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DeDrone provides drone security for presidential debates

By Patrick C. Miller | October 27, 2016

With recent news reports of off-the-shelf drones being employed as lethal weapons, the job of protecting candidates during the presidential elections has become more difficult.

Drone tracking technology developed by German company Dedrone GmbH was used to protect Hillary Clinton and Donald Trump during the debates held at the University of Nevada in Las Vegas and at Hofstra University in Hempstead, New York.

Bobby Long, vice president of sales for Dedrone in the company’s San Francisco office, said that no unauthorized drone activity was detected at either of the two debate sites at which its DroneTracker system was deployed.

“For all the security personnel involved, that was a good thing,” he added.

For the first debate at Hofstra, Kenneth Strigaro, a detective with the Nassau Police Dept., said the security plan was upgraded to implement Dedrone’s counter-drone technology.

“A no-fly-zone cannot keep people with malicious intentions from flying their drones in the restricted area,” he said.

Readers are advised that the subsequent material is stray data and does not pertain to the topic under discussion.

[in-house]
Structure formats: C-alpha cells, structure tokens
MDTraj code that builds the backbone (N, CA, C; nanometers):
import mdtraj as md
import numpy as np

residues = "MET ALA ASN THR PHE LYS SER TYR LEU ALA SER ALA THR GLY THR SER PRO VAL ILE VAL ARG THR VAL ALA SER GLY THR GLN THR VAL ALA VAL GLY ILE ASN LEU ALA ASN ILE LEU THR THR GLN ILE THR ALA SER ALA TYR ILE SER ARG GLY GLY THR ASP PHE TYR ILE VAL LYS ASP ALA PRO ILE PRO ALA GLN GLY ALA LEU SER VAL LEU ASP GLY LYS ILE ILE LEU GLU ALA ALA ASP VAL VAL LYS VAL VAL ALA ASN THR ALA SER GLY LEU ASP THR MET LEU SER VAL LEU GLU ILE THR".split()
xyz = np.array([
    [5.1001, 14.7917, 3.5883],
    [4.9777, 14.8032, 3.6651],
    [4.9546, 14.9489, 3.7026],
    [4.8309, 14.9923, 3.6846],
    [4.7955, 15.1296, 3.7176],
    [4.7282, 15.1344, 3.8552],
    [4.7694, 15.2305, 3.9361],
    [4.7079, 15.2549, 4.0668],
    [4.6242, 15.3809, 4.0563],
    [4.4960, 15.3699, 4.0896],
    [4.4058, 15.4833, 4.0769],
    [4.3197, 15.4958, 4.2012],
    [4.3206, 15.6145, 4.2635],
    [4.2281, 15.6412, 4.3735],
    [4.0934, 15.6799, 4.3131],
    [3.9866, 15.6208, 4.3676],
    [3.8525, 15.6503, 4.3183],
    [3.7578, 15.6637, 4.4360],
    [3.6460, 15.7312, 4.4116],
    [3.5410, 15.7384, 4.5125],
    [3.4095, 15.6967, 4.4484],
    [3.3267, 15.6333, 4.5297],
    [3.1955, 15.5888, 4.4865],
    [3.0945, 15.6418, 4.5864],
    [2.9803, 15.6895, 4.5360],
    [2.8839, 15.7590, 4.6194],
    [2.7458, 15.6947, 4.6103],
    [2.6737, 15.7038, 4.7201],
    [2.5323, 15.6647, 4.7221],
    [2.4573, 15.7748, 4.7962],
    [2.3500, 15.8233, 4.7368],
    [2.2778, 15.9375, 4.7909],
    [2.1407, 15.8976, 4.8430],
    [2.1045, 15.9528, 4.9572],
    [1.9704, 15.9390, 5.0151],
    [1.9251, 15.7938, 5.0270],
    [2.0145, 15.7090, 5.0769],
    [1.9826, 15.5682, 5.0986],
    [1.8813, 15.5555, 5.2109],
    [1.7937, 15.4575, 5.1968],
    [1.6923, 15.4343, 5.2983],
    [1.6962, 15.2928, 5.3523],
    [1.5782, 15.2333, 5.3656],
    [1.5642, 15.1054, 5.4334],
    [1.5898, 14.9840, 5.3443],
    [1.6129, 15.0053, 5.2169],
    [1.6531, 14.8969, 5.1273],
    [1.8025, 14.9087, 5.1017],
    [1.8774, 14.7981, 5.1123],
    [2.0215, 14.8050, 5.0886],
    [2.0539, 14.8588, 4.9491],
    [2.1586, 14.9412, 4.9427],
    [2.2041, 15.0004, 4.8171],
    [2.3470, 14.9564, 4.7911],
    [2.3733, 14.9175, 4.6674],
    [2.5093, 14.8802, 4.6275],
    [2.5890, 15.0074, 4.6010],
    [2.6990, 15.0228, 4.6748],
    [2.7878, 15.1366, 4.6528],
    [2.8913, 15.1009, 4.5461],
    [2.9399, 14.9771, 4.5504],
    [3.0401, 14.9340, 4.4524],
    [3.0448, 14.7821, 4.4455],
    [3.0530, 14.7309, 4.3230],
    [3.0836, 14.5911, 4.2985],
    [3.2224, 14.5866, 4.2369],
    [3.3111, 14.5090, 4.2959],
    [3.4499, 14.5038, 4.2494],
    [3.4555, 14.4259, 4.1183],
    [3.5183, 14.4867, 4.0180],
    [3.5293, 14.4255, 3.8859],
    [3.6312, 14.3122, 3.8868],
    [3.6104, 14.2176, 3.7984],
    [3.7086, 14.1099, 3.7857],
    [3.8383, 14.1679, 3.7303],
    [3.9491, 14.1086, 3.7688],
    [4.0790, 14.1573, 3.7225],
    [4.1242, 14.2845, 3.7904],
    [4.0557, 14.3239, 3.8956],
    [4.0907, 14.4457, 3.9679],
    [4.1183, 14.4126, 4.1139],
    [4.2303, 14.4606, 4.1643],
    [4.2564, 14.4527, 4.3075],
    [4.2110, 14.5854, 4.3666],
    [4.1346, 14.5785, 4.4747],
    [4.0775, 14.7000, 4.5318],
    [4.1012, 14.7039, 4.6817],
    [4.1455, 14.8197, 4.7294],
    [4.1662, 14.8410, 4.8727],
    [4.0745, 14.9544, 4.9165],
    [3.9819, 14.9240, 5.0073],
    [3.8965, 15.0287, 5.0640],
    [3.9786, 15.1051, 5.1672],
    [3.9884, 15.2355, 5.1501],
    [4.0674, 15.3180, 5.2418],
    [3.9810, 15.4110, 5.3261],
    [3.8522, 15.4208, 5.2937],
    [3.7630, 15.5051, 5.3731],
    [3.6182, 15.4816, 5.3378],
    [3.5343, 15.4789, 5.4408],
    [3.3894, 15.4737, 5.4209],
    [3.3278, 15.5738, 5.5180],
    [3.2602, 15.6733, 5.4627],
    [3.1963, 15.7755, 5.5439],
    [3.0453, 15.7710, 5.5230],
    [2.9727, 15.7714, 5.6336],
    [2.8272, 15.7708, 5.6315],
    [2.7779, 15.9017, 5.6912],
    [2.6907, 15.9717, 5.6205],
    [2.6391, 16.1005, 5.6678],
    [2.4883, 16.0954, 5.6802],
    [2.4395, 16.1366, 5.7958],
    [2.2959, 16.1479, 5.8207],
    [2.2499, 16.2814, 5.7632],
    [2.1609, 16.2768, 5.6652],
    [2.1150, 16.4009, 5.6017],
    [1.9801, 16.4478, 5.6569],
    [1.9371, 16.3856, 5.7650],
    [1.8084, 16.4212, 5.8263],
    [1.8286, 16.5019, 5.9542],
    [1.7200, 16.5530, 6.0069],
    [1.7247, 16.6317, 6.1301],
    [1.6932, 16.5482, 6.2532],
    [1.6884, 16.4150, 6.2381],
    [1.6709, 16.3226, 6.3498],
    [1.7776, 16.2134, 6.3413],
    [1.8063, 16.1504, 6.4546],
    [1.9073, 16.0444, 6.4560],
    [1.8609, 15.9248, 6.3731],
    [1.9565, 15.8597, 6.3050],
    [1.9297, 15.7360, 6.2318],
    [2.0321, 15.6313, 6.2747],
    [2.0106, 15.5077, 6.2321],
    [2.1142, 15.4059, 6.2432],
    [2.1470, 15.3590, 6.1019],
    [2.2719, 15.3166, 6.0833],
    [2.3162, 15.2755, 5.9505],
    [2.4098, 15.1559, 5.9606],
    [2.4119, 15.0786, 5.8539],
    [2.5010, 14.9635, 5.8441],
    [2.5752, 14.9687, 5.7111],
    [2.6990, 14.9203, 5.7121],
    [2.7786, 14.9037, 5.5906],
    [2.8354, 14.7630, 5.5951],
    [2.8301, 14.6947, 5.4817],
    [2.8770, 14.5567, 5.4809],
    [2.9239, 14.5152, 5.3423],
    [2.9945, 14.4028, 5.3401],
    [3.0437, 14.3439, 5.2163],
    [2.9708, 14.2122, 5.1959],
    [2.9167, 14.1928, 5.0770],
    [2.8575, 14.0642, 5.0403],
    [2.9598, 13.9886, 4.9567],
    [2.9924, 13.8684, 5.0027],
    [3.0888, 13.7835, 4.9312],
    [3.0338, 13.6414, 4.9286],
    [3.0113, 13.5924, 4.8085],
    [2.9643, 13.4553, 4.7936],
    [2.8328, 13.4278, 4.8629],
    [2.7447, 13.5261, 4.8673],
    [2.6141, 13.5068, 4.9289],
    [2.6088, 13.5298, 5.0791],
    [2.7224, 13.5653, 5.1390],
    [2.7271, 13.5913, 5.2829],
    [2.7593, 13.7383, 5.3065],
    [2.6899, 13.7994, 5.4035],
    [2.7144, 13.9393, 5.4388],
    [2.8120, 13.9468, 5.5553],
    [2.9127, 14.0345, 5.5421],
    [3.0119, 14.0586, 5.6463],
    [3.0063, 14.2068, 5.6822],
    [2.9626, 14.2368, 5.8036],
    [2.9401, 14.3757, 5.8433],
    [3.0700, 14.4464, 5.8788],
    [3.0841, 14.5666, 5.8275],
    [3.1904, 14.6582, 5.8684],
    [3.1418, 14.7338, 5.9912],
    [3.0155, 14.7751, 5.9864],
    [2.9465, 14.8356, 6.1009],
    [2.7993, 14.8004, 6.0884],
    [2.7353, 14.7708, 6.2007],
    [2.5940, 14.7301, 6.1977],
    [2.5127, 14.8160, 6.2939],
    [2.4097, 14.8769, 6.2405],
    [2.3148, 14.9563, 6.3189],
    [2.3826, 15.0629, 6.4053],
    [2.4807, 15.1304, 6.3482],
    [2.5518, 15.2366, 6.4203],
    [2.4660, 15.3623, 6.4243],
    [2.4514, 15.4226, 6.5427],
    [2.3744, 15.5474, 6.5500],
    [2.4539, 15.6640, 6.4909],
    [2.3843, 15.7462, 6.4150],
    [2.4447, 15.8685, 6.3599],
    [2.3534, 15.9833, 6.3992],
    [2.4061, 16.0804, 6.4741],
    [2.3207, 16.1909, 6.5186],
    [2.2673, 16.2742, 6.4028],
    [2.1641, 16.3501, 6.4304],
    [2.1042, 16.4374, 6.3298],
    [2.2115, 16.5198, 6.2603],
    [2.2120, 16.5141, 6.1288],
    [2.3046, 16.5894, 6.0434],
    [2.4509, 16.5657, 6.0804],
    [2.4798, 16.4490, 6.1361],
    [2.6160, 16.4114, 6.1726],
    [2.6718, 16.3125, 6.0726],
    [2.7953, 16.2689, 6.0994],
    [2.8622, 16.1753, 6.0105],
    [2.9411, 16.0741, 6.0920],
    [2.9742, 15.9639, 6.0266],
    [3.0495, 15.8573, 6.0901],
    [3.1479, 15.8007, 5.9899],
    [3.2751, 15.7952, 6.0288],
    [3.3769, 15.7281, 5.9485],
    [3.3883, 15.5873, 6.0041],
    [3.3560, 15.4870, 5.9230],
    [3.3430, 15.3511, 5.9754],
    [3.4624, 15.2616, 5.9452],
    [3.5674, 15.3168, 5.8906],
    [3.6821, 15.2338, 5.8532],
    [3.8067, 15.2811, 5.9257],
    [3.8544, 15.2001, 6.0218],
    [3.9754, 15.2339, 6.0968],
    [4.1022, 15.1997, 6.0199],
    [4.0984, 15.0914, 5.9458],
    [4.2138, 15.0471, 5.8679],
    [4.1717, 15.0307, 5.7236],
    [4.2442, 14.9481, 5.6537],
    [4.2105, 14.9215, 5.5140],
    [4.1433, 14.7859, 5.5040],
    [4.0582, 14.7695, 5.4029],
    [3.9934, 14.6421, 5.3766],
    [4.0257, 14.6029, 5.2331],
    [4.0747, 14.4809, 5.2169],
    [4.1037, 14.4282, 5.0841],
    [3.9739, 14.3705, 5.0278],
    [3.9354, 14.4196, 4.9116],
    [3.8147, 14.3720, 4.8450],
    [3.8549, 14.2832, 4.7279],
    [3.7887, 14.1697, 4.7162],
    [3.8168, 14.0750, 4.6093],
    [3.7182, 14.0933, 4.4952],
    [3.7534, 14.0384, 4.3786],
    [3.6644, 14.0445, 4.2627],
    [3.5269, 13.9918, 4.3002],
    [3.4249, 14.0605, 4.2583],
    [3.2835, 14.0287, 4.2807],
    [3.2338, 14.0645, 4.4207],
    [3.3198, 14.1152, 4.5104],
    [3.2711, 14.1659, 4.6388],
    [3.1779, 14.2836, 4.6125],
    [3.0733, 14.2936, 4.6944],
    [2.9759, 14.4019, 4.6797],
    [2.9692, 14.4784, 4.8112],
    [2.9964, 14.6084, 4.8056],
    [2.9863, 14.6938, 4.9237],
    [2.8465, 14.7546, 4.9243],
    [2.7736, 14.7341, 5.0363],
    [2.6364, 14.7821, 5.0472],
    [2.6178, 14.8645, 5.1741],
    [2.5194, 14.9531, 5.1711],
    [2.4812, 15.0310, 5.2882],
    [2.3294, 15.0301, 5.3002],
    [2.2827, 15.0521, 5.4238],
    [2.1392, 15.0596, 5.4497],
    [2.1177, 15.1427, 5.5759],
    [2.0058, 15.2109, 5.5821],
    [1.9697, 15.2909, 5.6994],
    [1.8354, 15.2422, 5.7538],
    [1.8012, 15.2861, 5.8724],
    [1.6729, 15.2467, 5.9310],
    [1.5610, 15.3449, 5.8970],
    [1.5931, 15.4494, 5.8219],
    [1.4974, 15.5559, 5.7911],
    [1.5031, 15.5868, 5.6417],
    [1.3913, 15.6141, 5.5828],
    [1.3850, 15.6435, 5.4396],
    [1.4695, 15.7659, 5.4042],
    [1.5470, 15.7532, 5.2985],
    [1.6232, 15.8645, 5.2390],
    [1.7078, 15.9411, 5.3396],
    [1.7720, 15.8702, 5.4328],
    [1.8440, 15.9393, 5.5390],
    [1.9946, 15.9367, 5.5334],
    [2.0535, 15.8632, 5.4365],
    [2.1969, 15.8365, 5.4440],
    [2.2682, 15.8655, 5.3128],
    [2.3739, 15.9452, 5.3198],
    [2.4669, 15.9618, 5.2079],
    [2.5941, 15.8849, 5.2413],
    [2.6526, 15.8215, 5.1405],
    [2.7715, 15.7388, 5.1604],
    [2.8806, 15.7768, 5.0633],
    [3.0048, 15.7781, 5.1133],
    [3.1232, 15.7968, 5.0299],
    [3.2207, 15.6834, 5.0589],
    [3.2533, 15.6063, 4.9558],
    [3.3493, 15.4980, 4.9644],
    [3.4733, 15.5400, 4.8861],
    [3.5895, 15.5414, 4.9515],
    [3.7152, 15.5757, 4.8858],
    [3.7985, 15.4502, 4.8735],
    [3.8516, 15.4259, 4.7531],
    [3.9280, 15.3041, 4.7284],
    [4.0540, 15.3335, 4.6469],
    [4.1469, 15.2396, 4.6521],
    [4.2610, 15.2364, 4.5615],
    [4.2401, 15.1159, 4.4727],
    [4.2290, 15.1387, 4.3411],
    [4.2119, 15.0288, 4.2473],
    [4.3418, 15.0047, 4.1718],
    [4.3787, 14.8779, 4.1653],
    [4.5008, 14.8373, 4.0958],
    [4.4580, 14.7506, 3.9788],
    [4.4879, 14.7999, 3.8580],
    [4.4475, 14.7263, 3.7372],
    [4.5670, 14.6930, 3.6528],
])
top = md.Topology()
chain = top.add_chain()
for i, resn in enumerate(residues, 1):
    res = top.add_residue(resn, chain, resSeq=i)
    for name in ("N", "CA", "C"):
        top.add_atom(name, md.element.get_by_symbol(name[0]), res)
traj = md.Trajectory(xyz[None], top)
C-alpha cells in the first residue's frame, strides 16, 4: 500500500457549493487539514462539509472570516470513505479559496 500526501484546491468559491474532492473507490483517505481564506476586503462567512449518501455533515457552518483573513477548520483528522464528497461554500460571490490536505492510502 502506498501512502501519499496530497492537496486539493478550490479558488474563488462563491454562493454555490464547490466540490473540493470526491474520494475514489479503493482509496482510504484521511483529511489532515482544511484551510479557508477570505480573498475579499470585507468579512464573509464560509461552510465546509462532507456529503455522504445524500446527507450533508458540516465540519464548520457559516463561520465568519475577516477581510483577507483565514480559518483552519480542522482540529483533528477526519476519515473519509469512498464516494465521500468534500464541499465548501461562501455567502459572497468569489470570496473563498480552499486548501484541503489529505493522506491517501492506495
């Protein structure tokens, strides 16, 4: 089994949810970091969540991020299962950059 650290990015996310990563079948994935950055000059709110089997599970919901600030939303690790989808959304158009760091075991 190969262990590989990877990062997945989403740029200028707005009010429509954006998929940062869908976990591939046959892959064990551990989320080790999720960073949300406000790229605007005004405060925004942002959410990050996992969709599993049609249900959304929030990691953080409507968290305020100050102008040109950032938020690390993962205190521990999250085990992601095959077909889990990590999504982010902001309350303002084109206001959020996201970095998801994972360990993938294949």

The Las Vegas Metropolitan Police Dept. also integrated a drone detection and counter-drone solution from Dedrone with its security measures.

“Even though Las Vegas has hosted heads of state and presidents, the presidential debate coupled with the large crowd that it drew, posed a unique set of risks,” said Tom Roberts, assistant sheriff. “We were able to seamlessly integrate the tracker into our safety plan. Having technology that will protect us from the air and provide real-time information was a huge advantage to having a safe and uneventful evening.”

As Long explained, Dedrone’s system is passive, relying on sensors connected by cables to not only to see and hear drones, but also to zero in on their Wi-Fi signals and radio frequencies.

“The cable not only powers the units, but it also transports the data from the sensors to our software,” he said. “The software can process the information, characterize whether something is or is not a drone and then issue the proper alert.”

Using a multi-sensor system helps with issuing more accurate alerts.

“Different environments work better or worse for different types of sensors,” Long noted. “In an urban environment, audio might not be strong. In bad weather, video might not be great. Our software looks at information across all of the sensors to see if it looks like a drone, sounds like a drone and is controlled like a drone.”

Having multiple sensors also enables security experts to triangulate the position of the drone, the course it’s on and the location of its operator.

“Today, that’s arguably the best non-lethal mitigation strategy,” Long said. “Most times it will probably be a hobbyist who’s not aware that they’re flying a security area. Telling the person to leave is a better result than shooting something down.

 

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